The Blue-footed Boobies form monogamous pairs and make their nest on the ground. The female lay 2-3 eggs, which both parents help to incubate. To keep the eggs warm they use their feet. After about 45 days the eggs hatch. If food supply is scarce the youngest and smallest chicks will be kicked out of the nest and only the biggest chick will be fed and survive.
The name Booby is believed to come from the Spanish word bobo, which means stupid.
The Blue-footed Boobies in the photos were all seen at Punta Suarez on Isla Española. It is an amazing place where you will see lots of birds just next to the path.
Written Mar 18, 2012
There are three species of snakes in the Galapagos Islands and they are all endemic (and there is also one species of water snake). Two of the snakes have three subspecies and one of the snakes have two subspecies. The snakes are the Floreana/Española/San Cristóbal Snake, the Galapagos/Fernandina/Isabela Snake and the Slevin’s/Steindachner’s Snake.
The snakes all look very similar, but the Slevin’s/Steindachner’s Snake is shorter, only around 50cm, while the other snake species become up to 120cm long. In colour they are brown with yellow lines (like the snake in the photo), or grey with yellow or dark spots forming a zigzag pattern.
The snakes kill their prey by constriction, which mean they wrap their long body around their prey and squeeze until it stops breathing. It also happens that they kill their prey with venom, as they are slightly venomous. They are also a little poisonous to humans. The snakes in Galapagos Islands prey mainly on Lava Lizards, Grasshoppers and small Marine Iguanas. The snakes in their turn are preyed upon by the Galapagos Hawk and also by Wild Cats.
The snakes are quite widespread on the islands where they occur, but not so easy to spot. There are no snakes on the most northern islands. I saw the snake in the photo at Punta Suarez on Isla Española, so it should be an Española Snake (Philodryas biserialis hoodensis). Beside the snake on Española I also saw the tail of a snake on Isla Santa Fe during my visit to the islands.
Written Mar 15, 2012
There are 13 species of Darwin Finches in Galapagos Islands, and they are all endemic. The Finches are famous because the role they played in Charles Darwin’s theory of evolution . When Charles Darwin visited Galapagos Islands in 1835 during his voyage with the Beagle he didn’t pay much attention to the finches, but more to the Mockingbirds which he noticed differences in, between the islands. He collected finches but didn’t record from which islands. It was not until he came home and talked to an ornithologist and others who had collected finches during the visit that he understood the significance of them.
All 13 Darwin Finches in Galapagos Islands have evolved from a species of finch found on the South American Pacific coast. When they came to Galapagos Islands they adopted to different habitats and food available there. The beaks have evolved to be suitable to the food they eat. To be able to specialize in feeding is good when food is scarce and there is more competition for what is available.
Interesting to know is that the Woodpecker Finch can use thorns or twigs as tools when they search for larva or other insects in small crevices. Ground Finches eat skin parasites from Tortoises, Land Iguanas and Marine Iguanas, and the Sharp-beaked Ground Finch on Wolf and Darwin is also called Vampire Finch as they feed on blood they peck from Nazca Boobies.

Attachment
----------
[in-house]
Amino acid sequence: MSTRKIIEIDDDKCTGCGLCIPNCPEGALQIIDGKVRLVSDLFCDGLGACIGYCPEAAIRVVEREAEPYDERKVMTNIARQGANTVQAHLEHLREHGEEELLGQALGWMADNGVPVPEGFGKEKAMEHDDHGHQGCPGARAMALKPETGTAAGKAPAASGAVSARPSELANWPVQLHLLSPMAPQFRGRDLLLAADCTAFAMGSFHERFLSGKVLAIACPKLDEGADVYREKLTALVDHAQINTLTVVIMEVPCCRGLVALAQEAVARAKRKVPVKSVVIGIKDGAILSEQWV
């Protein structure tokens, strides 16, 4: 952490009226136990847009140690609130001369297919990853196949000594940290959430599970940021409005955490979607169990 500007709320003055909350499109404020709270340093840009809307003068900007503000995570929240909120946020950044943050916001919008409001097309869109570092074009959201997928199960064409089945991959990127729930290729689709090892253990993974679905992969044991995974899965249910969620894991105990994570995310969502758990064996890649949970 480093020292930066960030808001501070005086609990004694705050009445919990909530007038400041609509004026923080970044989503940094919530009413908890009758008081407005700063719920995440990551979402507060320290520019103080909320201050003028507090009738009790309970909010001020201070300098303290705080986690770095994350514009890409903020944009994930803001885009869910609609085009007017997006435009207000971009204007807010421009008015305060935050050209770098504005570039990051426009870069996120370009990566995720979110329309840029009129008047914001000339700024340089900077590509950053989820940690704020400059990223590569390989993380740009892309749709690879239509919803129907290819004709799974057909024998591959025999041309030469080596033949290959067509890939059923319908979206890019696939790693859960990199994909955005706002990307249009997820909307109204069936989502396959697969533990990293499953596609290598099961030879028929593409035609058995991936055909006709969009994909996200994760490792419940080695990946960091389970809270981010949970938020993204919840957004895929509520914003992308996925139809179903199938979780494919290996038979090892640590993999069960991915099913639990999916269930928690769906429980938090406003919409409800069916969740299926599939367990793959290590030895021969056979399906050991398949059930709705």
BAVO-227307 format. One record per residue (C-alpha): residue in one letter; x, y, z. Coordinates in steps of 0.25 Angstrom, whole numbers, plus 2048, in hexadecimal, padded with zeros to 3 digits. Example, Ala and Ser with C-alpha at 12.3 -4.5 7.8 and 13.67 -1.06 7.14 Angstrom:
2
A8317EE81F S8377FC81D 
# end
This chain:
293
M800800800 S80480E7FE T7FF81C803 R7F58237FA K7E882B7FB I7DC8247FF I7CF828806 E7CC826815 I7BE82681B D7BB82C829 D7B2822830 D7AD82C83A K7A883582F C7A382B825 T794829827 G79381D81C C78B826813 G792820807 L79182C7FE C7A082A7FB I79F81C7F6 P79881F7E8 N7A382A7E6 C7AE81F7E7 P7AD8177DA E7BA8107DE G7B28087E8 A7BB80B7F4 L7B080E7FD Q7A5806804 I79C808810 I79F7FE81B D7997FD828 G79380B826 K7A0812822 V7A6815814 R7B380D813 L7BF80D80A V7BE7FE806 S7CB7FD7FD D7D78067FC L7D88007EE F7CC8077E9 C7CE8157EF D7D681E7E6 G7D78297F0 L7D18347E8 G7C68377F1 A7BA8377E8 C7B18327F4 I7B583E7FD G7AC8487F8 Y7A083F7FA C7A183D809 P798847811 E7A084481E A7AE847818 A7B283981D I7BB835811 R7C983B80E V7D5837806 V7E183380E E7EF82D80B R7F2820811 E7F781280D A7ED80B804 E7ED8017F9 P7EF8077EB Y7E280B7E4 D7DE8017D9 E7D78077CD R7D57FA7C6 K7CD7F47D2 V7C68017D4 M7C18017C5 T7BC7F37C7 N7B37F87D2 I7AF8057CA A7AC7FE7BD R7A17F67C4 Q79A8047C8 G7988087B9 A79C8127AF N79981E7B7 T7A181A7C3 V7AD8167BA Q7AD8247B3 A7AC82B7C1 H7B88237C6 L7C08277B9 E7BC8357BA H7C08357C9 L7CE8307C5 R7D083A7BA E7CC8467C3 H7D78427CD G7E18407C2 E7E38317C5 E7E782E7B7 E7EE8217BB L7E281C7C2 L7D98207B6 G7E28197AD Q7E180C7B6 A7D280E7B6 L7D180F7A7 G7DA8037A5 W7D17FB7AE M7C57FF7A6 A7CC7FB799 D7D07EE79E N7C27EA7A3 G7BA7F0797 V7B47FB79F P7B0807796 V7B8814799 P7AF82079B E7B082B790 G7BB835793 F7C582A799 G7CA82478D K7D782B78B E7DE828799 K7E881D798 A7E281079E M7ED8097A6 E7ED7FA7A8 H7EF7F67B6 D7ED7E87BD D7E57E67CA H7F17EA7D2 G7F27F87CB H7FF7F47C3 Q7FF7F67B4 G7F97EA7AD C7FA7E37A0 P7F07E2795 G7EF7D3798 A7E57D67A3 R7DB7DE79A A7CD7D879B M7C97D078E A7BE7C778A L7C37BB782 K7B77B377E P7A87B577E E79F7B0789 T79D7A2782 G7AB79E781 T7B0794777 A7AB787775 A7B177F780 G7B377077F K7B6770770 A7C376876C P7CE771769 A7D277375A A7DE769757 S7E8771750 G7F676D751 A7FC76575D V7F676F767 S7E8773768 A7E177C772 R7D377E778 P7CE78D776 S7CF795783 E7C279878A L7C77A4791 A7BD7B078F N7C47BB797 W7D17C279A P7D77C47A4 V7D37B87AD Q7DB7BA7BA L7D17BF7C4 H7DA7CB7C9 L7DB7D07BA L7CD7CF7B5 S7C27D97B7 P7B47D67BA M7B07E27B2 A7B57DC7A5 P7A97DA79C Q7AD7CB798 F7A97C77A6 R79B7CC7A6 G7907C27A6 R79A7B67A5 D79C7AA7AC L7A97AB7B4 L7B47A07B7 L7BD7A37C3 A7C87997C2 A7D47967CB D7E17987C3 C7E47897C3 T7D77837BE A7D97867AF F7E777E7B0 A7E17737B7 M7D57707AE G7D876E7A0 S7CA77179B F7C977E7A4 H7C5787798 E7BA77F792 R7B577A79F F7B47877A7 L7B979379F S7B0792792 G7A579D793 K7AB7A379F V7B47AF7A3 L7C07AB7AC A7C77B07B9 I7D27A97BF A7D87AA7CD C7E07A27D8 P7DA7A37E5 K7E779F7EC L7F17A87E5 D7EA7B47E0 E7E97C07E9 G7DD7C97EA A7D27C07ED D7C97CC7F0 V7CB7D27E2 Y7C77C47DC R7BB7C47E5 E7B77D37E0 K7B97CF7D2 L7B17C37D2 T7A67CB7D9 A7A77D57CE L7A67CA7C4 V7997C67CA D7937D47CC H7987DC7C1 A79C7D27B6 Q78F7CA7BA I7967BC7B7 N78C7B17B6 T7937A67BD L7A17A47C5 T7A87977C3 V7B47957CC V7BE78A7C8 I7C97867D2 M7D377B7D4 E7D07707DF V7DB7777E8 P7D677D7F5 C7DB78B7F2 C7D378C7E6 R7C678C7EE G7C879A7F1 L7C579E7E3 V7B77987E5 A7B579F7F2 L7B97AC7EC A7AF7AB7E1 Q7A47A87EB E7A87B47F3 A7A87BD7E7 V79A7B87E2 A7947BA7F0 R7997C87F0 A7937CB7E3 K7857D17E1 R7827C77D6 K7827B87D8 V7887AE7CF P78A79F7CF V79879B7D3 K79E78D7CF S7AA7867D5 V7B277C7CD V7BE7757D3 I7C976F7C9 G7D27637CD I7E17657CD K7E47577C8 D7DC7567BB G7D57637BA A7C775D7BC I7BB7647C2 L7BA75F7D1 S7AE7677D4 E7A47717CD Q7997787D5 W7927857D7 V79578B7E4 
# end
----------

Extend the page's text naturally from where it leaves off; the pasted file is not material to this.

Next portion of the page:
The Darwin Finches have a length of 10 - 16cm. Their plumage is mottled grey, brown, black or olive coloured. Some species are not difficult to distinguish, while others are more difficult to identify. Not only are some species looking alike, but there are variations within a species and there are also hybrids.
The Darwin Finch in the photo is a Large Cactus Finch, seen at Punta Suarez on Isla Española.
Written Feb 16, 2012
The Galapagos Sea Lion (Zalophus californianus wollebaeki) is an endemic subspecies. It is common, and there is a population of about 50 000 Sea Lions in the Galapagos Islands. They can be seen in many places near the shores, on beaches, on the rocks or even in the towns (for example on a porch in Puerto Baquerizo Moreno and at the Fish Market in Puerto Ayora). Don’t be surprised if you get surrounded by playful sea lions while snorkelling. It is absolutely fantastic!
The male Sea Lion becomes very large, up to 230cm in length, with a weigh up to 250kg. They have a dark brown fur, which almost looks black when wet and they have a thick neck.
The females are smaller and weigh up to 120kg. They have lighter brown fur, which looks dark brown when wet. There are many more females as only one tenth of the Sea Lion pups are males.
The Galapagos Sea Lions feed during the day and they mostly eat Sardines. They can be away at sea for days to hunt for fish. Sharks are natural predators of the Sea Lions.
The Galapagos Sea Lions form colonies which consist of a dominant male (bull) and up to 30 females (cows) with their pups. The bull protects its territory against other males and sometimes there are fights. As it is difficult for a male to be away feeding while protecting his territory he becomes weaker and he will then be replaced by a stronger male after a while. Males without a territory form bachelor colonies.